Three major lessons for us to learn from Christ’s example of suffering…
I. The Principle of Christ’s Suffering (v. 21)
A. Your call to ___ was a call to do good as you endure suffering for
righteousness sake (cf. Lk. 9:23; 14:27; Ac. 14:22; Rom. 8:16-17; 2 Tim. 3:12; 1 Pet.
B. Christ’s suffered not only as your ___, but as your __
meant to be followed (cf. Phil. 3:8-9)
II. The Pattern of Christ’s Suffering (vv. 22-23; cf. Isaiah 53:7, 9)
A. His suffering was _______ through and through… ours must be as
well (v. 22)
B. He didn’t ________________________…. neither should we (v. 23a;
cf. Rom. 12:19)
C. He kept leaving ___________ to God… so should we (v. 23b;
cf. Ps. 37:5-6; Rom. 12:19)
III. The Product of Christ’s Suffering (vv. 24-25; cf. Isaiah 53:12, 5-6)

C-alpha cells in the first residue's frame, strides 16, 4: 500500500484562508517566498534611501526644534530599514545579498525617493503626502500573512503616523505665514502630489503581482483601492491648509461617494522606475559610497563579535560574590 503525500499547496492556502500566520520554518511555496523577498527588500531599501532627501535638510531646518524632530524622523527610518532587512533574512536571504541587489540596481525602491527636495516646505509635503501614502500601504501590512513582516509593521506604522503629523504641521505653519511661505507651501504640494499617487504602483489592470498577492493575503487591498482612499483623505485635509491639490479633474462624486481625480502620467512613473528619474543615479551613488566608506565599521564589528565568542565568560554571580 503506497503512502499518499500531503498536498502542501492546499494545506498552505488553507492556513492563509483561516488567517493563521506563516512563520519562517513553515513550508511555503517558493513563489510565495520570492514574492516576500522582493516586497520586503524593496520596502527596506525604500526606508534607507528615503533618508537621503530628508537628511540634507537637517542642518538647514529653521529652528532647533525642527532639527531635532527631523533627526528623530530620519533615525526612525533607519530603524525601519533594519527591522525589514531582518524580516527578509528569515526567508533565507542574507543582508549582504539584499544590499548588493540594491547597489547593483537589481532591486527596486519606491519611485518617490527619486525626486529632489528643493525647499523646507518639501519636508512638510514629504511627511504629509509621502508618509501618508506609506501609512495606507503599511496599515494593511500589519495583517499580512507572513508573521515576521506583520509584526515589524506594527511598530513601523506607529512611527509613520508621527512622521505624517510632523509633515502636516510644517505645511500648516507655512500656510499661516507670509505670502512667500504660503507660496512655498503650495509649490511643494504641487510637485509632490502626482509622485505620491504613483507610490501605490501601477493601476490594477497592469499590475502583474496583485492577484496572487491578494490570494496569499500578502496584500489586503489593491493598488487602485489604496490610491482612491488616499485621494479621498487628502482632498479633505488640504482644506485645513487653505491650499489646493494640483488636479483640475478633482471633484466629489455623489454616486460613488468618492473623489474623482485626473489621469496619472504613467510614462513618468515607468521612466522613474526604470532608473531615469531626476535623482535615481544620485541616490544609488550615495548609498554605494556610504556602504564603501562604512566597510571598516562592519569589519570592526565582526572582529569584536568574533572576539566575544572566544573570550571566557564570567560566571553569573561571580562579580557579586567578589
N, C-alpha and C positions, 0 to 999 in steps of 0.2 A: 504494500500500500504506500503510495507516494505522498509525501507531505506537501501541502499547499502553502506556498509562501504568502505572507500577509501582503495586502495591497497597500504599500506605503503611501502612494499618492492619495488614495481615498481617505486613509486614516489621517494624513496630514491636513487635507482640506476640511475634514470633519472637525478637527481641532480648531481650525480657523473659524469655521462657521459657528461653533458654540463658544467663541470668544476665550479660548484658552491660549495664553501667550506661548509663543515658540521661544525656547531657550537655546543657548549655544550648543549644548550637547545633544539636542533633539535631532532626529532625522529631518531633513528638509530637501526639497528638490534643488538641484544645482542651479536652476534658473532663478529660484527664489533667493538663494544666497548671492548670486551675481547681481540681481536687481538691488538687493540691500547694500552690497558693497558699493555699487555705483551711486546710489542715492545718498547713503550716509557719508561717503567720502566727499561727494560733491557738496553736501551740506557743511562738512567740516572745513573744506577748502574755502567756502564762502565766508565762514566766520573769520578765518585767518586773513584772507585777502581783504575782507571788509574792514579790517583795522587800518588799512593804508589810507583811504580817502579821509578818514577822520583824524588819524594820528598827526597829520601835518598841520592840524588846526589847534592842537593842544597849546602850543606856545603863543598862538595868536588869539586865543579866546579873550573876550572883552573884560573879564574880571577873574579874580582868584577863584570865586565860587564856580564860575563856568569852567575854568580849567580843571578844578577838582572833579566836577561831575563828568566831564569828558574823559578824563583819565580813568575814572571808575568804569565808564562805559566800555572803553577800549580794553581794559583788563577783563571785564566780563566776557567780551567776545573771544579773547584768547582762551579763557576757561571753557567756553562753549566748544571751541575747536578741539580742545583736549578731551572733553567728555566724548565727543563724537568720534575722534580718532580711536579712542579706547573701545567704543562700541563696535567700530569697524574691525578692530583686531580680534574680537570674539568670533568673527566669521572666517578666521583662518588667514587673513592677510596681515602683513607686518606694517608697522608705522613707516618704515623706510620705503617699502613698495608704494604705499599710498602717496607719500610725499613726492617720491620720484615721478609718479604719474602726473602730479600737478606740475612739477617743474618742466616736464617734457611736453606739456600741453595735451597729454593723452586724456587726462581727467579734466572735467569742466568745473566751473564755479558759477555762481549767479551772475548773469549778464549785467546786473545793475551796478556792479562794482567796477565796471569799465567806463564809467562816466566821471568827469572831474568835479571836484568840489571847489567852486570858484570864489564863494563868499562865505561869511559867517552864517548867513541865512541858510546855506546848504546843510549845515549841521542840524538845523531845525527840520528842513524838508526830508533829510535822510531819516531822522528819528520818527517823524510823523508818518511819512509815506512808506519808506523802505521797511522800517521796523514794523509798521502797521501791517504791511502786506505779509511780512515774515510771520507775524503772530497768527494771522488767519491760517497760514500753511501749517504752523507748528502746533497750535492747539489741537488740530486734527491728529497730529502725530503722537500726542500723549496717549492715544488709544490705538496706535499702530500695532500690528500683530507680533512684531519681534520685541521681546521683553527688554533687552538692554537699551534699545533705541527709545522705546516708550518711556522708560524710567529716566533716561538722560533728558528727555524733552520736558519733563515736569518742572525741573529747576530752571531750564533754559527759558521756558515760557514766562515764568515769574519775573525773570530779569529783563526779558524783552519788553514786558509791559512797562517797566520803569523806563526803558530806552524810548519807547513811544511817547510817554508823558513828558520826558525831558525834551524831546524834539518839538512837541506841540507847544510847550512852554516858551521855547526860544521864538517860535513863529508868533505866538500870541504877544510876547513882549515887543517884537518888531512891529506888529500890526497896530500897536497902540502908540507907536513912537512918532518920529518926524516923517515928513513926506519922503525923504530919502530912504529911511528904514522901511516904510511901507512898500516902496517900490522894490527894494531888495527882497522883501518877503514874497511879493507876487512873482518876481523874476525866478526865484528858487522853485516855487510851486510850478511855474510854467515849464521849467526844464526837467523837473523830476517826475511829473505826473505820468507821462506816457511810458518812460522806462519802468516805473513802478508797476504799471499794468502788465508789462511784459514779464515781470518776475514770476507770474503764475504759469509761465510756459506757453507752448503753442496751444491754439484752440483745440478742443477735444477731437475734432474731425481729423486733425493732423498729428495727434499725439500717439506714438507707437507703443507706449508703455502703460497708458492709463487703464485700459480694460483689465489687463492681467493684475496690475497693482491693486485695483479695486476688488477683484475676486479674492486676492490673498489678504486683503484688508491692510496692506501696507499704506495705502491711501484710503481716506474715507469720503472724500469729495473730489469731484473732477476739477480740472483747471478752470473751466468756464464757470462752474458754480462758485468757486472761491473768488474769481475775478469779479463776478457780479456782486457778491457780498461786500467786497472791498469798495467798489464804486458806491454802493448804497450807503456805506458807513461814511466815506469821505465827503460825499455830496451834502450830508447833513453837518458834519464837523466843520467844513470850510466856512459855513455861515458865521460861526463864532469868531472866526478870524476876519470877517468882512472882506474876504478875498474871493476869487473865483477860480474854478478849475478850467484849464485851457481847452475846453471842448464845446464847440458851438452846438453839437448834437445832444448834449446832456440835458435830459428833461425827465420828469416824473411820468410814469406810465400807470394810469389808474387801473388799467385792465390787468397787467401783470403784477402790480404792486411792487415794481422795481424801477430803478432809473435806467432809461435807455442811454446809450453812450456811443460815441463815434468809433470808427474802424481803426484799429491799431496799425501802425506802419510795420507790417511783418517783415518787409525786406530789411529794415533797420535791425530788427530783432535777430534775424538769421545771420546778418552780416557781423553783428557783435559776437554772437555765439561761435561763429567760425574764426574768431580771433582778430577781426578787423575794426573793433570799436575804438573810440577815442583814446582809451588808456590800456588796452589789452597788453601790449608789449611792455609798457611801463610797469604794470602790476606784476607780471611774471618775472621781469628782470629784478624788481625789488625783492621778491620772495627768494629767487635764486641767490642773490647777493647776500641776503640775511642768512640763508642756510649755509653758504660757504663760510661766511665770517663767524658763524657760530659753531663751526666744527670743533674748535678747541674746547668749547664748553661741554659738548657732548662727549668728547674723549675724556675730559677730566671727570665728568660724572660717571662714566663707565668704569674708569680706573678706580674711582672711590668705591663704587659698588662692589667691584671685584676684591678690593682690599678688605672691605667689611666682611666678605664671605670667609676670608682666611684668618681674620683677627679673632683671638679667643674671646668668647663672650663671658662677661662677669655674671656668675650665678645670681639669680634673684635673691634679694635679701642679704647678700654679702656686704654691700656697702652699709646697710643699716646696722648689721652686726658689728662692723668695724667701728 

A. He freed us from the __________ of our sins (v. 24a; cf. Gal. 3:13)
B. He freed us from the __________ of sin (v. 24b; cf. Col. 2:11-12; 3:9;
Eph. 4:22; Gal. 5:24; Rom. 6:6)
C. He freed us to __________________________ (v. 24c; cf. Col. 2:12;
3:10; Eph. 4:23-24; Gal. 5:25; Rom. 6:4; Gal. 2:20; 2 Cor. 5:17; Rom. 6:11-13)
D. He _________ us to __ Him in the same path of doing
good while suffering unjustly (v. 24; cf. Ps. 23)
1) How is the knowledge that suffering as a Christian is following in Jesus’ footsteps both
liberating and challenging? Is there a way you need to stop avoiding His footsteps, and
begin walking in them?
2) How does Christ’s example of doing good while suffering unjustly relate to our relationships
toward the government, at the workplace, in our marriage, and in our church fellowship?
Apply the pattern of Christ’s suffering to conflicts in those relationships.
3) The temptation to seek revenge is a strong impulse. What has Christ done to enable us to
not yield to that temptation but direct it in the right way?
4) In practical terms, what can we do to trace the footsteps of Christ in suffering in a godly